Today, a B-17 spared. The University of Houston's College of Engineering presents this series about the machines that make our civilization run, and the people whose ingenuity created them.
It's pretty common knowledge that soldiers, given a chance to shoot an enemy, often won't do it. No surprise, really. Killing one of our own species is an unnatural act. Armies try to find means for breaking down their soldiers' resistance to killing.
And yet we're greatly moved when we learn of an act of mercy between enemies in the heat of combat. I recently read one such story about Oberleutnant Franz Stigler. Stigler's father had been a pilot in WW-I, and he wanted to be one too.
Stigler took up flying in 1927 when he was only twelve. He became a civilian pilot and a flying instructor. Then WW-II began and he became a fighter pilot. He flew ME-109s, first in North Africa, then back in Europe. That was Germany's workhorse fighter. Over 30,000 were made.
And Stigler was a workhorse airman. He flew over 400 combat missions, was shot down repeatedly, wounded four times, shot down some 45 Allied airplanes, and lost a brother early in the war. He was clearly past any resistance to pulling the trigger. At least until December 20th, 1943.
He was flying out of Holland, intercepting Allied bombers. He'd already shot down two that day. Now he'd been sent up to bring down a lone B-17. As he drew close, he noticed that the ever-dangerous tail gun wasn't tracking him. He closed in, and what he saw was horrific.
The tail was half shot away. Antiaircraft fire had wrecked the nose; one engine dead and one dying; tail gunner dead; waist-gunners wounded; wounded pilot struggling to stay conscious; airframe riddled with bullets. Stigler was appalled. He pulled alongside the bomber, now near ground level, caught the pilot's eye, escorted him to the North Sea, then saluted and turned homeward.
He would've been accused of treason, so he said he'd shot the plane down over the Sea. Instead of punishment, he got medals and a chance to fly Germany's first jet fighter. Meanwhile, the B-17 pilot, Charles Brown, got back to England where he was told to forget the story. It'd make the enemy look good and hurt morale.
After the war, Stigler left Germany, moved to Canada, and eventually ran a trucking company out of Vancouver. All the time he wondered if the B-17 crew had survived. A friend of Charlie Brown's finally wrote to a newsletter for German pilots. Did anyone know the pilot who'd spared Brown's airplane.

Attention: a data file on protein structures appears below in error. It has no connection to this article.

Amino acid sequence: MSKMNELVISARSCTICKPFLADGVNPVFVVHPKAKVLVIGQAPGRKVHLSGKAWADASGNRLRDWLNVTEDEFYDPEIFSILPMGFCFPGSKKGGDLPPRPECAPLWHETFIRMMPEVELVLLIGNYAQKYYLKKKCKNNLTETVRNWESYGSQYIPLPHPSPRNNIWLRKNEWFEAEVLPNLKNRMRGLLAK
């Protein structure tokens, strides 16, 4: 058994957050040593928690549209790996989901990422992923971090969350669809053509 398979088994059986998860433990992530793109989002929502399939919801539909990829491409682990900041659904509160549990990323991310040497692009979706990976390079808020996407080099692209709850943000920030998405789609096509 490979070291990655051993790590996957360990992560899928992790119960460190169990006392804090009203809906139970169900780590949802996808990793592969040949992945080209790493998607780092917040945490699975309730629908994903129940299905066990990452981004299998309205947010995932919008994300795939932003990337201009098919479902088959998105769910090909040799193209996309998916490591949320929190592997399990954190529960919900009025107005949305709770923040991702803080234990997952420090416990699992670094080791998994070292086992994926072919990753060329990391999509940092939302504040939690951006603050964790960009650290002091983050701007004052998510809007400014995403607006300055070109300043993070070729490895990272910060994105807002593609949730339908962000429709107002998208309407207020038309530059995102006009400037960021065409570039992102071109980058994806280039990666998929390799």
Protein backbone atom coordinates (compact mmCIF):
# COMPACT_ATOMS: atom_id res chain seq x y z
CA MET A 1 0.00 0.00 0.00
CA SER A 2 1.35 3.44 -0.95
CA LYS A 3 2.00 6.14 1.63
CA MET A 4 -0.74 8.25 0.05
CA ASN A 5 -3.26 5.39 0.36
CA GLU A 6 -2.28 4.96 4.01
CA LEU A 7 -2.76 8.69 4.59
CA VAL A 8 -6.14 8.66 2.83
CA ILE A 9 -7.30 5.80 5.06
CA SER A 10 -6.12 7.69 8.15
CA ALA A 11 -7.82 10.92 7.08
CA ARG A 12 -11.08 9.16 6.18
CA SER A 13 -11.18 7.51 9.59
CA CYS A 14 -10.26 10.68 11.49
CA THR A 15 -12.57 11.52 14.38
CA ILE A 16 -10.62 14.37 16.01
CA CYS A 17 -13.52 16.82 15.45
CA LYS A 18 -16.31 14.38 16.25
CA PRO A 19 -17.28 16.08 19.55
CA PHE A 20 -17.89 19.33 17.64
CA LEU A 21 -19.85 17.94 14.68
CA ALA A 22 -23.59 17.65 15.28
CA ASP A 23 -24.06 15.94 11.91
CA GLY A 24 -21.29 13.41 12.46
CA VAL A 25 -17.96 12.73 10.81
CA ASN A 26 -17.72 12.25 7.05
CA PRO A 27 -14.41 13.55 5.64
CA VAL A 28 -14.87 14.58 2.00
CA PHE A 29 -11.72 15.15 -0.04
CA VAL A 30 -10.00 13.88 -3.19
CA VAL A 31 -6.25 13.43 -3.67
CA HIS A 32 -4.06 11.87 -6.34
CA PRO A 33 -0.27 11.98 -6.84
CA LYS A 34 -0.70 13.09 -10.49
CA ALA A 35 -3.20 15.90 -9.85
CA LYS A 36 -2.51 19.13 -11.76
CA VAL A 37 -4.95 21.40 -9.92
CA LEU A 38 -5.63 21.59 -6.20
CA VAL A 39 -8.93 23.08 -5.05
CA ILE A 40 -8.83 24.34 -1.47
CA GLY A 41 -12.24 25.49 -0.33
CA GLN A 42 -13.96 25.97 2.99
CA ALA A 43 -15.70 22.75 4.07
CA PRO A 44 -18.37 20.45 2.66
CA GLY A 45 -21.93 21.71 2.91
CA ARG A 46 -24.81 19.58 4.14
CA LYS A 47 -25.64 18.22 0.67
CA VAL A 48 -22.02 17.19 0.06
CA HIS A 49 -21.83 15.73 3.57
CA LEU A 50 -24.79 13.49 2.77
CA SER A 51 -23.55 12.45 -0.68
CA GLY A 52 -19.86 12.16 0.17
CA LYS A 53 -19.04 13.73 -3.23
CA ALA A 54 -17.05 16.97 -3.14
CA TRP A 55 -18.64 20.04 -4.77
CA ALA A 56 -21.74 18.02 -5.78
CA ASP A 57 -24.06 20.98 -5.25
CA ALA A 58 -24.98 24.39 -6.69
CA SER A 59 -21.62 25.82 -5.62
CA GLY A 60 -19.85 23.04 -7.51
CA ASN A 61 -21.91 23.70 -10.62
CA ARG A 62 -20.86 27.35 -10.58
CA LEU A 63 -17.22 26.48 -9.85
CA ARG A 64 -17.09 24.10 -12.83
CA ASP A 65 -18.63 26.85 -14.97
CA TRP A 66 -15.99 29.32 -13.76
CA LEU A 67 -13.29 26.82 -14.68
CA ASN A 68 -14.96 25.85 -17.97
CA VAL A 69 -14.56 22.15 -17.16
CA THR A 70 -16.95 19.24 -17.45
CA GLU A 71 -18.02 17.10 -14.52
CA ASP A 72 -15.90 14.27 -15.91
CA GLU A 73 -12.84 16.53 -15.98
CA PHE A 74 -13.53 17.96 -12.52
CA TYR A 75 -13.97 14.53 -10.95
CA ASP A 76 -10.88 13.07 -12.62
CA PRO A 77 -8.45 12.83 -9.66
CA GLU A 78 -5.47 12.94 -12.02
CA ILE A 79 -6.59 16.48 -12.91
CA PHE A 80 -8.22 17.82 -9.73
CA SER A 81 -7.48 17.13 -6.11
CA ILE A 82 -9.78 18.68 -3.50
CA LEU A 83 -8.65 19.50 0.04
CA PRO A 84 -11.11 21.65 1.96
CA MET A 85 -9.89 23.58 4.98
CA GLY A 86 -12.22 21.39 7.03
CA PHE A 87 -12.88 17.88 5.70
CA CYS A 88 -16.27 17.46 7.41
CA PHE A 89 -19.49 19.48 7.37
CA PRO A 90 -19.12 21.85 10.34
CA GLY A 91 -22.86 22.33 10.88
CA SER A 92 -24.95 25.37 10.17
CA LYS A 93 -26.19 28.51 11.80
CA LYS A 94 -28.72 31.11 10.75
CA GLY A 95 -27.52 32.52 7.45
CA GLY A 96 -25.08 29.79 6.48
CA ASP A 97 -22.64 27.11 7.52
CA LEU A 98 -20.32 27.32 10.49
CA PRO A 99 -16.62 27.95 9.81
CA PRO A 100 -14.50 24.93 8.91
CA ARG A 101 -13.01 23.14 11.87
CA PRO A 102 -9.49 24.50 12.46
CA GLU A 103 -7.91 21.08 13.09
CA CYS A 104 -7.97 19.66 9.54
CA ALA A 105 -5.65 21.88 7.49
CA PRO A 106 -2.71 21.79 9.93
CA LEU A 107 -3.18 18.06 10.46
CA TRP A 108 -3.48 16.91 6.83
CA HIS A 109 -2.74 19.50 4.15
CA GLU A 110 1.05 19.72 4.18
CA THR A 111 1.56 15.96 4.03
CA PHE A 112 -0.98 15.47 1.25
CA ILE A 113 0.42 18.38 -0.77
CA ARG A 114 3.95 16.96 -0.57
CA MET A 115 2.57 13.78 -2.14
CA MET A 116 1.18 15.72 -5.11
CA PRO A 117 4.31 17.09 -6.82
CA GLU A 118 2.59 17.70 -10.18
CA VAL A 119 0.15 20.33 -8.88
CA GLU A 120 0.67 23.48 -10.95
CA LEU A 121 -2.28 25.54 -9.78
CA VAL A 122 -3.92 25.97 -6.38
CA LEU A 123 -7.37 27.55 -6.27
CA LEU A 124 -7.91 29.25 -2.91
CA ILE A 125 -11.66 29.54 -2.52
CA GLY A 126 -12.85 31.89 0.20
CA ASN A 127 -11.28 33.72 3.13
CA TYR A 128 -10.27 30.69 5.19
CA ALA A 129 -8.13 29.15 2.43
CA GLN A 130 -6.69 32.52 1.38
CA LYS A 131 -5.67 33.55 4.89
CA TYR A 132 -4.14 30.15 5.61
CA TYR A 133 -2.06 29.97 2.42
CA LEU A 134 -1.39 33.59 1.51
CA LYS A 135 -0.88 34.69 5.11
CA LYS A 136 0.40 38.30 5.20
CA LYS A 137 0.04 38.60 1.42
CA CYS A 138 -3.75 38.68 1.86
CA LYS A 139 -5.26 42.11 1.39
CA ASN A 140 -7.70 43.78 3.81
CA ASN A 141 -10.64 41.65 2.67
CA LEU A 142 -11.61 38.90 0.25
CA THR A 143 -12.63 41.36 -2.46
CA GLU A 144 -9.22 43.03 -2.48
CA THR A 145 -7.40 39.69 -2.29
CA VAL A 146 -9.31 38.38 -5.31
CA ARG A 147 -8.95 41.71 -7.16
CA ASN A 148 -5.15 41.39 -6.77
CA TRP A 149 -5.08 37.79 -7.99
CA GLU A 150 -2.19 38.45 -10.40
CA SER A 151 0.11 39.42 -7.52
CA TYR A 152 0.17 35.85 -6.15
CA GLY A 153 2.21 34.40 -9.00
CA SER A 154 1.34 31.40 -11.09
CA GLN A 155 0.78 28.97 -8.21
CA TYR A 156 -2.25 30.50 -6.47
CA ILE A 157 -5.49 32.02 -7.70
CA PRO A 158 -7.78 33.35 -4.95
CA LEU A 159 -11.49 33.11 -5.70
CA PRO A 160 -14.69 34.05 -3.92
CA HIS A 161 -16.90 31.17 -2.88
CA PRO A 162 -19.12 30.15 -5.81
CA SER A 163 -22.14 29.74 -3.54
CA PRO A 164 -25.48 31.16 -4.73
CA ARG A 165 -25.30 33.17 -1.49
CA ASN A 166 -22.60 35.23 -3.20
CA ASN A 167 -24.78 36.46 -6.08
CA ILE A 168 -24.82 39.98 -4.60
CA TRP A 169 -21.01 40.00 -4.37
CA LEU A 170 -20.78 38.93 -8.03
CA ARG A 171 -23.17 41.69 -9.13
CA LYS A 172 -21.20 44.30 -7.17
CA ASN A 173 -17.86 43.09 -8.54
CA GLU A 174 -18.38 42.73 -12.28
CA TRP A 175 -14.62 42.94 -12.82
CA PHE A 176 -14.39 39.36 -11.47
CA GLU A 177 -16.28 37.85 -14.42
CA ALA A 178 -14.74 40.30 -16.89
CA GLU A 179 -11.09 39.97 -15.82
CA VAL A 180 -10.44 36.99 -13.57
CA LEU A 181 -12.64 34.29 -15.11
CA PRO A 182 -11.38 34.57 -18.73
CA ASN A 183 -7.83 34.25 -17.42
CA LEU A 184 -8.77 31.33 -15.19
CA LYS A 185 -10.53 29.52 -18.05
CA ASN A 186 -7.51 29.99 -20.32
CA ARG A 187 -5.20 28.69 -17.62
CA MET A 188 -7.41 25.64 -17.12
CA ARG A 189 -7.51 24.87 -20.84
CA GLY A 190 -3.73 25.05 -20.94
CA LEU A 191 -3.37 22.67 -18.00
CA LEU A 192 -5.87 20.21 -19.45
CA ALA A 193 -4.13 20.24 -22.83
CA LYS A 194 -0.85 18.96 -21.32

That's how, one day, Brown got a letter from Stigler. They finally met in a Seattle hotel, and something clicked. They became fast friends -- brothers -- staying in touch until Stigler died at 94. Afterward, one obituary said he was survived by his wife, daughter, and Charlie Brown of Perrine, Florida.
Left: Franz Stigler, Right: Charles Brown. (Images widely displayed in the Interenet, sources unknown)
I am moved by the story of Stigler and Brown. Yet I'm not really surprised. For Stigler's choice that day in '43 was the choice any of us hope we'll be able to make when our own chips are down.
I'm John Lienhard at the University of Houston, where we're interested in the way inventive minds work.
For an account of the event that includes include images, click HERE.
Finally, see this interesting article on the psychological problem of killing in war: http://www.military-sf.com/Killing.htm
After he flew ME-109's in combat, Stigler went on the fly the radical new Messerschmitt 262 powered by two jet engines. Also, though I don't mention it in the episode, Brown actually flew first to Sweden and was, from there, sent back to England.
My thanks to listener John Baker for suggesting the topic.
A display showing a downed ME-109 at Great Britain's Duxford Air Museum. (Photo by J. Lienhard)